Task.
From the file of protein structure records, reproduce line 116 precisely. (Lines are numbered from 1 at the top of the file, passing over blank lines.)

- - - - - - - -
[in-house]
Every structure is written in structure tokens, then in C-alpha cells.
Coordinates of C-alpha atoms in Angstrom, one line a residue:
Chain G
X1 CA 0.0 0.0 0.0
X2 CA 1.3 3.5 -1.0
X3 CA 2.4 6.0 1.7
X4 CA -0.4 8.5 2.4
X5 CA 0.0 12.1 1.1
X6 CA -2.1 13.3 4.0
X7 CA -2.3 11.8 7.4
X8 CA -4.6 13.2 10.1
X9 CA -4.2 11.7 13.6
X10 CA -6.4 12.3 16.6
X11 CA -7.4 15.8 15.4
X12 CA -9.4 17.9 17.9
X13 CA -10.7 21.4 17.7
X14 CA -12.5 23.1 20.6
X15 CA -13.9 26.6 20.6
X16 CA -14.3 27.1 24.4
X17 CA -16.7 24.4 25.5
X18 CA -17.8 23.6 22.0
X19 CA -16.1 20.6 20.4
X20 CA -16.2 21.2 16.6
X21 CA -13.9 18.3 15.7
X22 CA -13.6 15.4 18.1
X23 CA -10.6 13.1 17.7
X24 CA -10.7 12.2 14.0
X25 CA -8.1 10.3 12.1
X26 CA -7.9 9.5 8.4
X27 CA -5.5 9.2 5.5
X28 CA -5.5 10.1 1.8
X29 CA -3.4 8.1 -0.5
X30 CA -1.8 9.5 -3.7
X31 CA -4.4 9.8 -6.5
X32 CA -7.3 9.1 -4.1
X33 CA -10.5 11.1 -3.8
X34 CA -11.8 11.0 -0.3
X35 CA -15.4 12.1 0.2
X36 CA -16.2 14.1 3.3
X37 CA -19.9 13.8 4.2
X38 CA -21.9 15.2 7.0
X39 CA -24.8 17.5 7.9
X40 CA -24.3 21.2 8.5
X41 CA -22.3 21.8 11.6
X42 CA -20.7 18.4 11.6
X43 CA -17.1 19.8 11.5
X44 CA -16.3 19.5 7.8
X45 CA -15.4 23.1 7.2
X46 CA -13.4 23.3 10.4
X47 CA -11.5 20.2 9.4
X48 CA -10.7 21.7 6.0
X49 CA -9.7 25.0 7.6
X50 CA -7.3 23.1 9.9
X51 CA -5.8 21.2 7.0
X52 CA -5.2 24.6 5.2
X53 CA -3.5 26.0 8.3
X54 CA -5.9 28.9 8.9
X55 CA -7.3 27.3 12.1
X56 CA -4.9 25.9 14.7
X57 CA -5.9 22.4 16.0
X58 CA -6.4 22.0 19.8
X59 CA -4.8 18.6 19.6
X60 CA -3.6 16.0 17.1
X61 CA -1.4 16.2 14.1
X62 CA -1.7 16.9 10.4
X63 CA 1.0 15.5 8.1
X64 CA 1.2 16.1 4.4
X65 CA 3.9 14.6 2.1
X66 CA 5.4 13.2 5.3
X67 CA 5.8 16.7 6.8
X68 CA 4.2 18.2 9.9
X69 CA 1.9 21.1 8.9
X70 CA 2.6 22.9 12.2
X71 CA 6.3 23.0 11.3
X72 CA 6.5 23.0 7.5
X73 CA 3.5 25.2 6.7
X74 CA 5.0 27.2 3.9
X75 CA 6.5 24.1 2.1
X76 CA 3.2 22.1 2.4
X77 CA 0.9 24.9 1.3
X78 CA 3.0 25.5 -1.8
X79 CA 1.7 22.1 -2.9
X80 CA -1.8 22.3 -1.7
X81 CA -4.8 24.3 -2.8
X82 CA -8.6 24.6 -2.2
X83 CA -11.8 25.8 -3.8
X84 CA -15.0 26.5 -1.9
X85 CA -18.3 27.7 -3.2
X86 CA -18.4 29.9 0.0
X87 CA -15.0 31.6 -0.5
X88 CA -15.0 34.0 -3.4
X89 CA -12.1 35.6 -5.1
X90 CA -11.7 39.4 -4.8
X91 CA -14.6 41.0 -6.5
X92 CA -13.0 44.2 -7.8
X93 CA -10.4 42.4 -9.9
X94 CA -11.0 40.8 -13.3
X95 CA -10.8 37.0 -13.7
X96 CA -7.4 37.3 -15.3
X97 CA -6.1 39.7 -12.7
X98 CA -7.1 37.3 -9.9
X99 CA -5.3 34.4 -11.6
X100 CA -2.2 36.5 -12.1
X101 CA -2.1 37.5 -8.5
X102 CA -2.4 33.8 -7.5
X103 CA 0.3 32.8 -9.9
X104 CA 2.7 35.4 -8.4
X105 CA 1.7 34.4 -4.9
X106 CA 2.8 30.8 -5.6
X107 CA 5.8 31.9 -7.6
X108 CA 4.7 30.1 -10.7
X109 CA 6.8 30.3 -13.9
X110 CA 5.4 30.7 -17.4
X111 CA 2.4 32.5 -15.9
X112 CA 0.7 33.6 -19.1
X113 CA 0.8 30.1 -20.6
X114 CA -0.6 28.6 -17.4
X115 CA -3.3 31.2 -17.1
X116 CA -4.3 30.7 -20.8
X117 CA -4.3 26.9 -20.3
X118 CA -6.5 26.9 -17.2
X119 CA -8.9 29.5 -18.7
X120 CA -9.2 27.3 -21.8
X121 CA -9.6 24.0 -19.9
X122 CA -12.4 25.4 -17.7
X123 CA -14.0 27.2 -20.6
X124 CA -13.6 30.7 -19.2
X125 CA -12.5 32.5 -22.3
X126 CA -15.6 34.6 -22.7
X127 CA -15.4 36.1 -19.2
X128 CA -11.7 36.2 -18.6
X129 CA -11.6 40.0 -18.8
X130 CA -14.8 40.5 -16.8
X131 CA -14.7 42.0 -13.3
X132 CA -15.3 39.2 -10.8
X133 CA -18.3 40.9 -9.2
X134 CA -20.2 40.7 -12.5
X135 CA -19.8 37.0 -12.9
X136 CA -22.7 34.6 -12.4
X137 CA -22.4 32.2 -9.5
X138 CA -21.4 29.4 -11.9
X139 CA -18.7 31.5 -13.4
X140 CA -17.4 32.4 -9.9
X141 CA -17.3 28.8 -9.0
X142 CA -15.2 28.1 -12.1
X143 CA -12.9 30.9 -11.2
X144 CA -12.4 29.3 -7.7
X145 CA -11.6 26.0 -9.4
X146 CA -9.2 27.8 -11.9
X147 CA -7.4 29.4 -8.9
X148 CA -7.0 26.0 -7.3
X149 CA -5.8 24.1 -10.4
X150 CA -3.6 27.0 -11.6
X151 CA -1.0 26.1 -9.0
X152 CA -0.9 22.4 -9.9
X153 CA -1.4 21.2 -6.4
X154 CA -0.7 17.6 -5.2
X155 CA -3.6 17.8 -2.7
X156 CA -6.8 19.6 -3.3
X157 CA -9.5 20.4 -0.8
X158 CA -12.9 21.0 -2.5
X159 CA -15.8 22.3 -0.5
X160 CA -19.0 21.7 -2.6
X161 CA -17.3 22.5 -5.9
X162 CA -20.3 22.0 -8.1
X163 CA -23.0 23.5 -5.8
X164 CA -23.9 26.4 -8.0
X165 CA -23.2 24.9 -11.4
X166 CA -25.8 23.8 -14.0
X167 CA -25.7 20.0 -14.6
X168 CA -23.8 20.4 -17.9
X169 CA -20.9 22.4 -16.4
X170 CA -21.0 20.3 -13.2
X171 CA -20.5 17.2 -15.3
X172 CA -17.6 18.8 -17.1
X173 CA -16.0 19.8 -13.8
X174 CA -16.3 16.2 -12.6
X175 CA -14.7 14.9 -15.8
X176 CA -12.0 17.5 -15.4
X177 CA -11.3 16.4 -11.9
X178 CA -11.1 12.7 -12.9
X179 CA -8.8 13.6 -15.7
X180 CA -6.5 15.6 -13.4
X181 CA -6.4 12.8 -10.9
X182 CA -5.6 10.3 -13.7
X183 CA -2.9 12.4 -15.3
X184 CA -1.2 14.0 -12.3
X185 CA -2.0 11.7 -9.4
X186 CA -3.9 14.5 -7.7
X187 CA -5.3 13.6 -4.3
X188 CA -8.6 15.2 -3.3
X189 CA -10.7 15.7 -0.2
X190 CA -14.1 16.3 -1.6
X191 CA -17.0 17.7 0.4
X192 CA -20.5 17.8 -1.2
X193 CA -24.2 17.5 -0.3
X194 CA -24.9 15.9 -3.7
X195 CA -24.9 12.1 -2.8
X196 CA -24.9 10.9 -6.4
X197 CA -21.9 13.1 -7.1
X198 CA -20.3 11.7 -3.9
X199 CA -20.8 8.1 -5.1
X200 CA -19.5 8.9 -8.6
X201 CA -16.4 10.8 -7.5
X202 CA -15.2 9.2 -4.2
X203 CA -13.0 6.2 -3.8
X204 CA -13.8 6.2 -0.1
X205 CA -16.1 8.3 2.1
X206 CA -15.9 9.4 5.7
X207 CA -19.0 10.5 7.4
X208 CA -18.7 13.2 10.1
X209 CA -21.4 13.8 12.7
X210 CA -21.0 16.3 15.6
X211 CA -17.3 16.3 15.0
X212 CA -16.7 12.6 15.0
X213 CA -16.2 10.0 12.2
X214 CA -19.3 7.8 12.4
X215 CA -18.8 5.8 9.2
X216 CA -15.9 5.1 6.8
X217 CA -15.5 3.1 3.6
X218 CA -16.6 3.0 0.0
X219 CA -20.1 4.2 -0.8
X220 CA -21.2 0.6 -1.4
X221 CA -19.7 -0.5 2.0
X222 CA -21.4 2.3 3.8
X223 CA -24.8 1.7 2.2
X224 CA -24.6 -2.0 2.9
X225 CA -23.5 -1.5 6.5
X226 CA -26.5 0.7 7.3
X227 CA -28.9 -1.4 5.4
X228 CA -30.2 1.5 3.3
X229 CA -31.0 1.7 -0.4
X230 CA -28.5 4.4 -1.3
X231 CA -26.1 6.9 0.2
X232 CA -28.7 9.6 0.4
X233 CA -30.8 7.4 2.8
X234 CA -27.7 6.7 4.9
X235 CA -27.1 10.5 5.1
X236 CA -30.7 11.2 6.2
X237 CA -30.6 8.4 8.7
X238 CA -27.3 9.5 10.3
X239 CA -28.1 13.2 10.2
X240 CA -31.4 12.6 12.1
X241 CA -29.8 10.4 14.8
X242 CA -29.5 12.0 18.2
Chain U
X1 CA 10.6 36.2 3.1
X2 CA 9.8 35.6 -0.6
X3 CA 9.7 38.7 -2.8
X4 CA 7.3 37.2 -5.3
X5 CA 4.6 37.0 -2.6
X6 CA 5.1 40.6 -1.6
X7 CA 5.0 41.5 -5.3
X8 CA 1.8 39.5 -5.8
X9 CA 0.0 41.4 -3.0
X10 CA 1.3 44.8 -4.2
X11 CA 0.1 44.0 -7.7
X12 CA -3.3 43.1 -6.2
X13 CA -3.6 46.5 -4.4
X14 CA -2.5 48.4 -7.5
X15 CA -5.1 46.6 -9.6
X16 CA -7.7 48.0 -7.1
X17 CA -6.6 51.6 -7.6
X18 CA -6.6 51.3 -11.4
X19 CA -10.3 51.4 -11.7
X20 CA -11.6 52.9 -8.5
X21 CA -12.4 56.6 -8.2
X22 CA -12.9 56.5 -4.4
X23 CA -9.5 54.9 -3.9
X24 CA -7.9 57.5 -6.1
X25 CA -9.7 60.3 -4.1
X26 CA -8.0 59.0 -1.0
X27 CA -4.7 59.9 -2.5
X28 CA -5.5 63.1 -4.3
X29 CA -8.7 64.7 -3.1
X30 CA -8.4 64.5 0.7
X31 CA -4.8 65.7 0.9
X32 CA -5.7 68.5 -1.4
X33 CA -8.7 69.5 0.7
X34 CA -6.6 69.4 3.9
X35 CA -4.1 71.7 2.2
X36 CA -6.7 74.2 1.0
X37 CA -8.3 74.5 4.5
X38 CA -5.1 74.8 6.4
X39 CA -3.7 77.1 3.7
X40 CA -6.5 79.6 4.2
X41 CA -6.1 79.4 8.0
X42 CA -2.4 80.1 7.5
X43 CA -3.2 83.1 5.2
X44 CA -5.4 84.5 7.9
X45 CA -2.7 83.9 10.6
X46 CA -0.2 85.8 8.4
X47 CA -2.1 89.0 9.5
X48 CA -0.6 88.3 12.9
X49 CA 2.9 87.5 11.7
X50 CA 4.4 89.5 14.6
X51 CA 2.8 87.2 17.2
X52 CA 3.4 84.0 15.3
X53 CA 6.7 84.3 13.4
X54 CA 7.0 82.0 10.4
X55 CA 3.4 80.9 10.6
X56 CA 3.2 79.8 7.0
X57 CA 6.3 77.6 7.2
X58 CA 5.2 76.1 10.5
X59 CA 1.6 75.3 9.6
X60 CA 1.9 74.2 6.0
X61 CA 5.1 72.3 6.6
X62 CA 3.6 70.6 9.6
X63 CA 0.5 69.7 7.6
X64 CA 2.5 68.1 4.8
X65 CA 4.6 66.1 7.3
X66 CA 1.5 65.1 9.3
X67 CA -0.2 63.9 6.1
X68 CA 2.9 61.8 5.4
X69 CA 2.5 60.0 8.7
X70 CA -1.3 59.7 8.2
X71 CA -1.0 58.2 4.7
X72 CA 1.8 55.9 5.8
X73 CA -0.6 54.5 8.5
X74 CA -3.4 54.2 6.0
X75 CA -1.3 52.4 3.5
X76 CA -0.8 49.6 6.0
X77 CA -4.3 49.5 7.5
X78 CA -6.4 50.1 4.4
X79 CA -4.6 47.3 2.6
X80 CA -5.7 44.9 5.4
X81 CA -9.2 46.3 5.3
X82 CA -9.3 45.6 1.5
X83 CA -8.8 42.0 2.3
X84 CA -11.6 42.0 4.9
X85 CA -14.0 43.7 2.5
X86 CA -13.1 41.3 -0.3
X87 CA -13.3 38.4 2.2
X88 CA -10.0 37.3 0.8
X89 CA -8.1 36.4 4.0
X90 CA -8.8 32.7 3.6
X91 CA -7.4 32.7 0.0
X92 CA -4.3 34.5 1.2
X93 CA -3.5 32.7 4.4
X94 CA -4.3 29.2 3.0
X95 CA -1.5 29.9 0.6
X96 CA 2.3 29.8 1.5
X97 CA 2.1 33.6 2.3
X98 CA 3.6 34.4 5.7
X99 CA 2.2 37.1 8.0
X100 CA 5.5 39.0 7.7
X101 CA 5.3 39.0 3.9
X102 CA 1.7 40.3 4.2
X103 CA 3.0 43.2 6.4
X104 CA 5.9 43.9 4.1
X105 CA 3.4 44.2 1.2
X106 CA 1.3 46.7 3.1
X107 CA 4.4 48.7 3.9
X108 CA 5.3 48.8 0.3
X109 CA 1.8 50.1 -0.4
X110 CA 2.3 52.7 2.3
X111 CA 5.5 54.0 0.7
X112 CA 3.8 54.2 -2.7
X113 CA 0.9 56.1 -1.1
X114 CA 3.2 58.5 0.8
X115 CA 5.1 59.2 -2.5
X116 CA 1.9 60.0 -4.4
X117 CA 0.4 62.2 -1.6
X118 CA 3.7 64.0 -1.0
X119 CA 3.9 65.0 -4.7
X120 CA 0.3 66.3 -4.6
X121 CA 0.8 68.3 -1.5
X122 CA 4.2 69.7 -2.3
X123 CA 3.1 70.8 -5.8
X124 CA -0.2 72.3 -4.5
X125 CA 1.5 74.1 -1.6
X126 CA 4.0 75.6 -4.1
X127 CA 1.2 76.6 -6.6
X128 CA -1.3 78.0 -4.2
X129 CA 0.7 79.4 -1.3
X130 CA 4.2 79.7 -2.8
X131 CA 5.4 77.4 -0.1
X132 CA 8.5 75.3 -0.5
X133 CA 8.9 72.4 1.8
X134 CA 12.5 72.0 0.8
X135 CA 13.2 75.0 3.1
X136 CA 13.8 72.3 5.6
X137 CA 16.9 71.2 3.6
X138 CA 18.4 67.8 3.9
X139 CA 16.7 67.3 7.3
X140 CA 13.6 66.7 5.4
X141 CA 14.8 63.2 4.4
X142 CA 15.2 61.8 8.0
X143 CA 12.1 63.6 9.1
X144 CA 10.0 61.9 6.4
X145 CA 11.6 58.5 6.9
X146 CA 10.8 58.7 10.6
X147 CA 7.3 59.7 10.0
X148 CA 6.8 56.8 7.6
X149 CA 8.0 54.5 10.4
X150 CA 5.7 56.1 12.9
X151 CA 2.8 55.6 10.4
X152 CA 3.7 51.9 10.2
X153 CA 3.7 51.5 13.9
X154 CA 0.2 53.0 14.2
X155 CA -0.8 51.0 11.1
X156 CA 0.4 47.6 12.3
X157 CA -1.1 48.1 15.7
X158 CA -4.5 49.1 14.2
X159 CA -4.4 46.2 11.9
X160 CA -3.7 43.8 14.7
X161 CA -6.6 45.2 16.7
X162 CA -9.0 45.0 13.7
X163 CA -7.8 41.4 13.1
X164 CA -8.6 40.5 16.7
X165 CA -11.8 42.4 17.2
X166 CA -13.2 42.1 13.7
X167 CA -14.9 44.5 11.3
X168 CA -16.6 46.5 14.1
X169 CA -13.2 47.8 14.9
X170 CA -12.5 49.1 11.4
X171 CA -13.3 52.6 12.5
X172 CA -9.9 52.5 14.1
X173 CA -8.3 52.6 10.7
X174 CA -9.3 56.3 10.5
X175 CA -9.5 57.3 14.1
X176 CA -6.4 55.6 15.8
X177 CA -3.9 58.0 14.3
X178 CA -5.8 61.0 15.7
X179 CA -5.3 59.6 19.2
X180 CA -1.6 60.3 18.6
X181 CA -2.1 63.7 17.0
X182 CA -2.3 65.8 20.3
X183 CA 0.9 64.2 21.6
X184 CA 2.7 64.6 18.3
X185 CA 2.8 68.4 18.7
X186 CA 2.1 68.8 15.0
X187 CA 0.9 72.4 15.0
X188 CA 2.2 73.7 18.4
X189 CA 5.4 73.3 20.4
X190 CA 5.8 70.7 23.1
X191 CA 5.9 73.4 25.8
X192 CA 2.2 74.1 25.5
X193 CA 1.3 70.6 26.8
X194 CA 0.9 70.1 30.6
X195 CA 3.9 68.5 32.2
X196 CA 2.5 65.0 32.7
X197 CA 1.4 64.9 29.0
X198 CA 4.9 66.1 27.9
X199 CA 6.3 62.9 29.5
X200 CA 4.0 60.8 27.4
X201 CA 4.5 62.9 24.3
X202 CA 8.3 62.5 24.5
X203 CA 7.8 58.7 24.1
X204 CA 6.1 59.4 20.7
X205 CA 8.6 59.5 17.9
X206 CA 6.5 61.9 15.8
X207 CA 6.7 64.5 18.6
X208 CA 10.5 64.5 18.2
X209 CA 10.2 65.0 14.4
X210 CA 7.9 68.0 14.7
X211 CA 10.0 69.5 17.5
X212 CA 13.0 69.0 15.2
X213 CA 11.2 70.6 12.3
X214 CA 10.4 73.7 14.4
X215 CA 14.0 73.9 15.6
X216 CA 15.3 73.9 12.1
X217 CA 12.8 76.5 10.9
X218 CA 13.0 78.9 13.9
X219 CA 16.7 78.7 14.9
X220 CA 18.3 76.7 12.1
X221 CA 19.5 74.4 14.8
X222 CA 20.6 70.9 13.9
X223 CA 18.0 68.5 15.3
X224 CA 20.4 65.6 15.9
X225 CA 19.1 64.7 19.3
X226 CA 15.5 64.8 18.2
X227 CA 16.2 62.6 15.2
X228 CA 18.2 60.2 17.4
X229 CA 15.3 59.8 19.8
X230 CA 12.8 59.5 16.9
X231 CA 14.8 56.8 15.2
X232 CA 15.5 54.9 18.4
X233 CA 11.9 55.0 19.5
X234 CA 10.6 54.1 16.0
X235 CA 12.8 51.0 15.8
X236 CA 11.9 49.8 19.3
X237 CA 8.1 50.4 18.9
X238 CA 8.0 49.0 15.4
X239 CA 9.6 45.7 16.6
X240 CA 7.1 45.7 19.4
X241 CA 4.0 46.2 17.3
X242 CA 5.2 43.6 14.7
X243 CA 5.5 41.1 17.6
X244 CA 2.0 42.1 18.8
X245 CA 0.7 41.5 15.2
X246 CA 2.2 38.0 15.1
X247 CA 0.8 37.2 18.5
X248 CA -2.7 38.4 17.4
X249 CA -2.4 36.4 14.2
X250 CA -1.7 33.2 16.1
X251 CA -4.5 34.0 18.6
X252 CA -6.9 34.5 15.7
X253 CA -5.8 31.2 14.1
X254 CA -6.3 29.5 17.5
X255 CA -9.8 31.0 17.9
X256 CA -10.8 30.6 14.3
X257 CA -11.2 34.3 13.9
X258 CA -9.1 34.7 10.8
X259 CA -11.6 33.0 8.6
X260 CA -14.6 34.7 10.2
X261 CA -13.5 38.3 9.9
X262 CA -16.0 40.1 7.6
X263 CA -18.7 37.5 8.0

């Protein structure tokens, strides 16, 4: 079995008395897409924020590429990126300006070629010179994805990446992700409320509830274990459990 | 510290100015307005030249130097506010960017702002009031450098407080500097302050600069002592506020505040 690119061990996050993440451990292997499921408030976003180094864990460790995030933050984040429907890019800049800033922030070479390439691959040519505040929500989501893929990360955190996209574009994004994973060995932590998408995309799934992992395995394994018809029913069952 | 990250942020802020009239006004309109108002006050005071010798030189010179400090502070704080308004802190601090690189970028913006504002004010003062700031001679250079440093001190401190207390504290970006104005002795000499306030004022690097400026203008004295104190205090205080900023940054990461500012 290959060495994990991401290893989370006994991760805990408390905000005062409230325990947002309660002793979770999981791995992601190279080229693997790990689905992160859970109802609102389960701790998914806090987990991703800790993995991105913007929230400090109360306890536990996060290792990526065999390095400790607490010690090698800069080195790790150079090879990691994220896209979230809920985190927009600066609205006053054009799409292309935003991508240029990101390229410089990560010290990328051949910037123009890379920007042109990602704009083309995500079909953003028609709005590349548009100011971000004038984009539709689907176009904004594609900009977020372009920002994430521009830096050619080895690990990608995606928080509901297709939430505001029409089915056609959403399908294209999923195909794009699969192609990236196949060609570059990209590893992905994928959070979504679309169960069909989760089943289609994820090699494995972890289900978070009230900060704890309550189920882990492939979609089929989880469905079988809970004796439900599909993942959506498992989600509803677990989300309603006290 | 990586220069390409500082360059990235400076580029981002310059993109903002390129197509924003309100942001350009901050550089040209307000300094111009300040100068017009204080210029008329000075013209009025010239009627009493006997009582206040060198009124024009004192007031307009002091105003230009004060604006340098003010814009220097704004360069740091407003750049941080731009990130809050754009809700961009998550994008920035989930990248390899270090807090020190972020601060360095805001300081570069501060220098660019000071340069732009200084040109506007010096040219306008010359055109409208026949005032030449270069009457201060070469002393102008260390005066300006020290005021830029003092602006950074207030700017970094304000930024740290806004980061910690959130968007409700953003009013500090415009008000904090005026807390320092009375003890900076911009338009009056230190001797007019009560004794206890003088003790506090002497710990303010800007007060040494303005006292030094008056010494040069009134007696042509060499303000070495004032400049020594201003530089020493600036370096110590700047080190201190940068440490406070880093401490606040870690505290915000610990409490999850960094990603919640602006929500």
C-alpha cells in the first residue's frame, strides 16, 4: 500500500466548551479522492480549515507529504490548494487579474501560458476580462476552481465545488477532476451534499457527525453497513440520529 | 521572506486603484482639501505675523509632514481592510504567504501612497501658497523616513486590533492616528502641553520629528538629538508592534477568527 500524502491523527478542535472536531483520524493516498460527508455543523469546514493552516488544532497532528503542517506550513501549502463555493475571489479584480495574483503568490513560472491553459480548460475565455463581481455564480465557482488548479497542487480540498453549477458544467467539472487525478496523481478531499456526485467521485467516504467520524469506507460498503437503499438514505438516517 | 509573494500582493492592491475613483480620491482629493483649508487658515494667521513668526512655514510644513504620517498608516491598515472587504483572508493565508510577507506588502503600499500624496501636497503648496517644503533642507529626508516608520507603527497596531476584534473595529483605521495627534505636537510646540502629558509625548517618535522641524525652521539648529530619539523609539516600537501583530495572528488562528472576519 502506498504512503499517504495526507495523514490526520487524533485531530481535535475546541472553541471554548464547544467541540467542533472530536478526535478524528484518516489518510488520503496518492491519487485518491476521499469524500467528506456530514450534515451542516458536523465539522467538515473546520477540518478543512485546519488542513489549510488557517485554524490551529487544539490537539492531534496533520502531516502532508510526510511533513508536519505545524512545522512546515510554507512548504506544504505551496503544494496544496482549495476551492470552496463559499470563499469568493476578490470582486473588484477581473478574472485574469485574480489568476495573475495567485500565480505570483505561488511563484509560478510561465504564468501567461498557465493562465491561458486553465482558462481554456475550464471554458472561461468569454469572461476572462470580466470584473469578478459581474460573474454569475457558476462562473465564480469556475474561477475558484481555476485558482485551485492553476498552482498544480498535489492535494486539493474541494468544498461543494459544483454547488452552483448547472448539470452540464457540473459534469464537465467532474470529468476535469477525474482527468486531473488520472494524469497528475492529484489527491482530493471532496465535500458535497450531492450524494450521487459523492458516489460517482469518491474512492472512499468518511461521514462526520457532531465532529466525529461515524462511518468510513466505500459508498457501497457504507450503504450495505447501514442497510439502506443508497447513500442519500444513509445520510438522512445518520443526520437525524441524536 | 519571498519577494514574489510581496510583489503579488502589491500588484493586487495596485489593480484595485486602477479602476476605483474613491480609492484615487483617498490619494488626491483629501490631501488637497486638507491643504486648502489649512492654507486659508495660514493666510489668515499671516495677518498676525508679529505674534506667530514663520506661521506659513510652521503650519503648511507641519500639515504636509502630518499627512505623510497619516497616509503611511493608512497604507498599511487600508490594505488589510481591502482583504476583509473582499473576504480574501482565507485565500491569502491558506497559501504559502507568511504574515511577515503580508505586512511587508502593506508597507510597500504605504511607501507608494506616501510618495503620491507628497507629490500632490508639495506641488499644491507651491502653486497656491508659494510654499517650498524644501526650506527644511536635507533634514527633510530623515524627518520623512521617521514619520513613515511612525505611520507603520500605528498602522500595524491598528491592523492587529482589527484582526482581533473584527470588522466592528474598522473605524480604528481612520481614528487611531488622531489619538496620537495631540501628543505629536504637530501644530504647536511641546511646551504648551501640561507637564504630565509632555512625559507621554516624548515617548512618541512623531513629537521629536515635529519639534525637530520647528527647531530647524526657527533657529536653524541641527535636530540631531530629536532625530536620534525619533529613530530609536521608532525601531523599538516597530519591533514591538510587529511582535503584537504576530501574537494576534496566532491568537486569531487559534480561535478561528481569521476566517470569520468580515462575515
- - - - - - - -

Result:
X112 CA 0.7 33.6 -19.1